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Volume 20 No. 42
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Our thinking on SBAs; Forty Under 40 at 14

A couple of points as you debate the merits of the 74 nominees for the sixth annual Sports Business Awards, who will be honored in New York City on May 22. First, the process. The selections were made by members of the SBJ/SBD editorial staff who met over a six-week period to study and research various companies and executives while debating who stood out and why. It’s an unenviable task. What’s next? Final winners in 13 of the 15 categories will be decided by a panel of sports industry executives who will deliberate in early May in New York.

And what about the NHL? Like last year with the NBA, we didn’t nominate the NHL in either the League or Team of the Year categories considering the 113-day lockout that affected the 2012-13 season. Yes, the NHL has returned strong, but we couldn’t overlook the fact that the NHL lost more than five months of its season because of labor turmoil. That was how we handled the NBA. We understand the outcome of the lockout may put the NHL in a better position going forward; just look at the NBA, which has a presence in both categories. Next year, after an uninterrupted schedule, we wouldn’t be surprised if the NHL did too.

> A NEW CLASS: After 14 years, rolling out a new class of Forty Under 40 winners never gets old. To hear how much this means to the recipients and the feedback we get is gratifying, especially after the task of selecting 40 individuals from more than 500 nominations. Overall, you’re seeing more first-time winners and fewer repeats as the years progress. Editorially, the standards are very high to win more than once, especially in back-to-back years, and one element of the program that has evolved over the years is to have more new names and fewer repeat honorees. A special thanks to Assistant Managing Editor Mark Mensheha, who oversaw the process and presentation, and introduced new features this year, such as hearing from previous recipients. This year’s class will be celebrated at a black-tie dinner that is one of our most enjoyable events all year. The ceremony will be held Thursday, April 4, at The Ritz-Carlton in Naples, Fla. Interested in attending? If so, reach out for more information.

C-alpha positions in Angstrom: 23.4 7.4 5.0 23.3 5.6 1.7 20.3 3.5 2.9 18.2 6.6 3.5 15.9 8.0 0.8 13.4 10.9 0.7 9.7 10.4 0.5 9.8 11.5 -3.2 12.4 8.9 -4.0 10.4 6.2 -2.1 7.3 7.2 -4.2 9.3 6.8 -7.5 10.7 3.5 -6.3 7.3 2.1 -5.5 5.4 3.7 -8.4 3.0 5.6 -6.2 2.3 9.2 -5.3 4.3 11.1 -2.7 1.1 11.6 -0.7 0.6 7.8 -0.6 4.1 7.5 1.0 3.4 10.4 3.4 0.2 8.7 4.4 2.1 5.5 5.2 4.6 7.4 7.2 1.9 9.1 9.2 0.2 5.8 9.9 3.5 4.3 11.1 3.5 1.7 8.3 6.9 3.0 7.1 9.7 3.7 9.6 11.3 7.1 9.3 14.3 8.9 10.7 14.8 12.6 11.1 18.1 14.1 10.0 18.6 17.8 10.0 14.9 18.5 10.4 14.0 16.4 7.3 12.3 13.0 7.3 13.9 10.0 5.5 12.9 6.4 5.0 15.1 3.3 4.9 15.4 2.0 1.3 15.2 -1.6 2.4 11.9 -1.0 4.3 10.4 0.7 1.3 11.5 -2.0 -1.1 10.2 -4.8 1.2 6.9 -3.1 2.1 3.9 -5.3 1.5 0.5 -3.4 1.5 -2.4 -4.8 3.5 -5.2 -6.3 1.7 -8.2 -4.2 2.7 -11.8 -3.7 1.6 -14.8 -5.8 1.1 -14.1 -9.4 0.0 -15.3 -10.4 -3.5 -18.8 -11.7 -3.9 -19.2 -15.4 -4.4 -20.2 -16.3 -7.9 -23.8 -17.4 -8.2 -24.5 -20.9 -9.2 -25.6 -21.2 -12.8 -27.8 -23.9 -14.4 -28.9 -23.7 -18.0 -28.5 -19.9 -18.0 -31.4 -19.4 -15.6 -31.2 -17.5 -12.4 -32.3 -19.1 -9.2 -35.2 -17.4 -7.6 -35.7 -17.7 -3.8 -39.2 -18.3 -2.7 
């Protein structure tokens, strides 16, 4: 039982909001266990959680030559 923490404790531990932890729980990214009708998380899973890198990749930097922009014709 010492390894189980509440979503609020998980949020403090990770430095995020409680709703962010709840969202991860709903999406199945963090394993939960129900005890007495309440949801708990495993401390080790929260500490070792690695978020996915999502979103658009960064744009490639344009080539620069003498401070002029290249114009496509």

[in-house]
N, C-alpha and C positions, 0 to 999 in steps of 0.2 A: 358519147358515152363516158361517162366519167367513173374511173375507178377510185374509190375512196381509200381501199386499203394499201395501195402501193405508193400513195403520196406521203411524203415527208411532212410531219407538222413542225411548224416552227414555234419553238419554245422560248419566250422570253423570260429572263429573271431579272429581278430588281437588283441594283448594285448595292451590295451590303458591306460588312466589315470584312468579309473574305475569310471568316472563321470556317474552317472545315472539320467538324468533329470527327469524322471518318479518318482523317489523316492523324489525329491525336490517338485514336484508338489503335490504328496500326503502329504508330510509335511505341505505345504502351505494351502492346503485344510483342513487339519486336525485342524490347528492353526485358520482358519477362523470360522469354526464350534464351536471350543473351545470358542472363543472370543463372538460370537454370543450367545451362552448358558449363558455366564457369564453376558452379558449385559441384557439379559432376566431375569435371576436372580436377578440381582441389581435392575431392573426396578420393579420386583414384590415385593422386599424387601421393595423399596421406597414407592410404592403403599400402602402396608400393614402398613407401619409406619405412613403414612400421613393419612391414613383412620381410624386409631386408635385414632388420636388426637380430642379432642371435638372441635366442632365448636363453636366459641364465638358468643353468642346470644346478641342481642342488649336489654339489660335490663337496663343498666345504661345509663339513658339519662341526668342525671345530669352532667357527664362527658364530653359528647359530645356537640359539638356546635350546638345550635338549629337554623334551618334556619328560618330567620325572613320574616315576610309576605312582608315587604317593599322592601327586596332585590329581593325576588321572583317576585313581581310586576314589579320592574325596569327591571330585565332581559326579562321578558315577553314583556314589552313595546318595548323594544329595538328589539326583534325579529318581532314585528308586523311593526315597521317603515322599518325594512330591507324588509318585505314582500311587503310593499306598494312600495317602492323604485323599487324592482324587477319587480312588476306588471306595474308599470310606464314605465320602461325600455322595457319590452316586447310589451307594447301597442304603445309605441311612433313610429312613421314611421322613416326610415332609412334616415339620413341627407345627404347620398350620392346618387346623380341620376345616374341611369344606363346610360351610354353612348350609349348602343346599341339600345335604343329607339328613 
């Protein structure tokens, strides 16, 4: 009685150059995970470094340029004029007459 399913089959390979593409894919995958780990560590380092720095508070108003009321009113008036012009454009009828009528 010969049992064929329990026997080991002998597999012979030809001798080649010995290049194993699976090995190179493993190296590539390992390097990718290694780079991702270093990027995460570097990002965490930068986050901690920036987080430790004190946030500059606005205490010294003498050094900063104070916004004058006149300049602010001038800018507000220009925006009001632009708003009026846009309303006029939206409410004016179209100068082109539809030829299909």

> OUTSIDE OF SPORTS …: I’ve been following the decline of NBC’s “Today” show. It’s a story that has so many angles — loss of market share; questions over news judgment and placement; workplace morale; and big, strong personalities. I have watched the show religiously at our Charlotte offices for years — I won’t say I’m a “fan” of morning TV, but find it provides a glimpse of mainstream news and what’s trending. And like him or not, I believe Matt Lauer is one of the top TV hosts and personalities around. So I’ve been watching the backlash he’s received on the departure of Ann Curry, the chemistry with new co-host Savannah Guthrie and the tone of a show now looking up at the competition for the first time in years. How this show recaptures its audience will be fascinating to follow. Read Howard Kurtz’s look at the state of “Today” on The Daily Beast, which includes what role longtime NBC Olympics producer Jim Bell had in the recent moves. … I love food and worked in restaurants growing up and in college. I’m a total JV cook but have long been a fan of The Food Network for its expertise, its celebration of great, fun food and its smart personalities (Bobby Flay is about as good as they come). But the network has taken its eye off the ball and lost its direction. Enough of “Worst Cooks in America,” “Restaurant Stakeout,” and “Mystery Diners.” If I want the “Worst Cooks in America,” I’d go to most of the restaurants down my street. Maybe these are rating with viewers, but here’s one longtime watcher who’s turned off by these programming decisions.

Abraham D. Madkour can reached at

Editor's Note: This story has been edited since its original publication.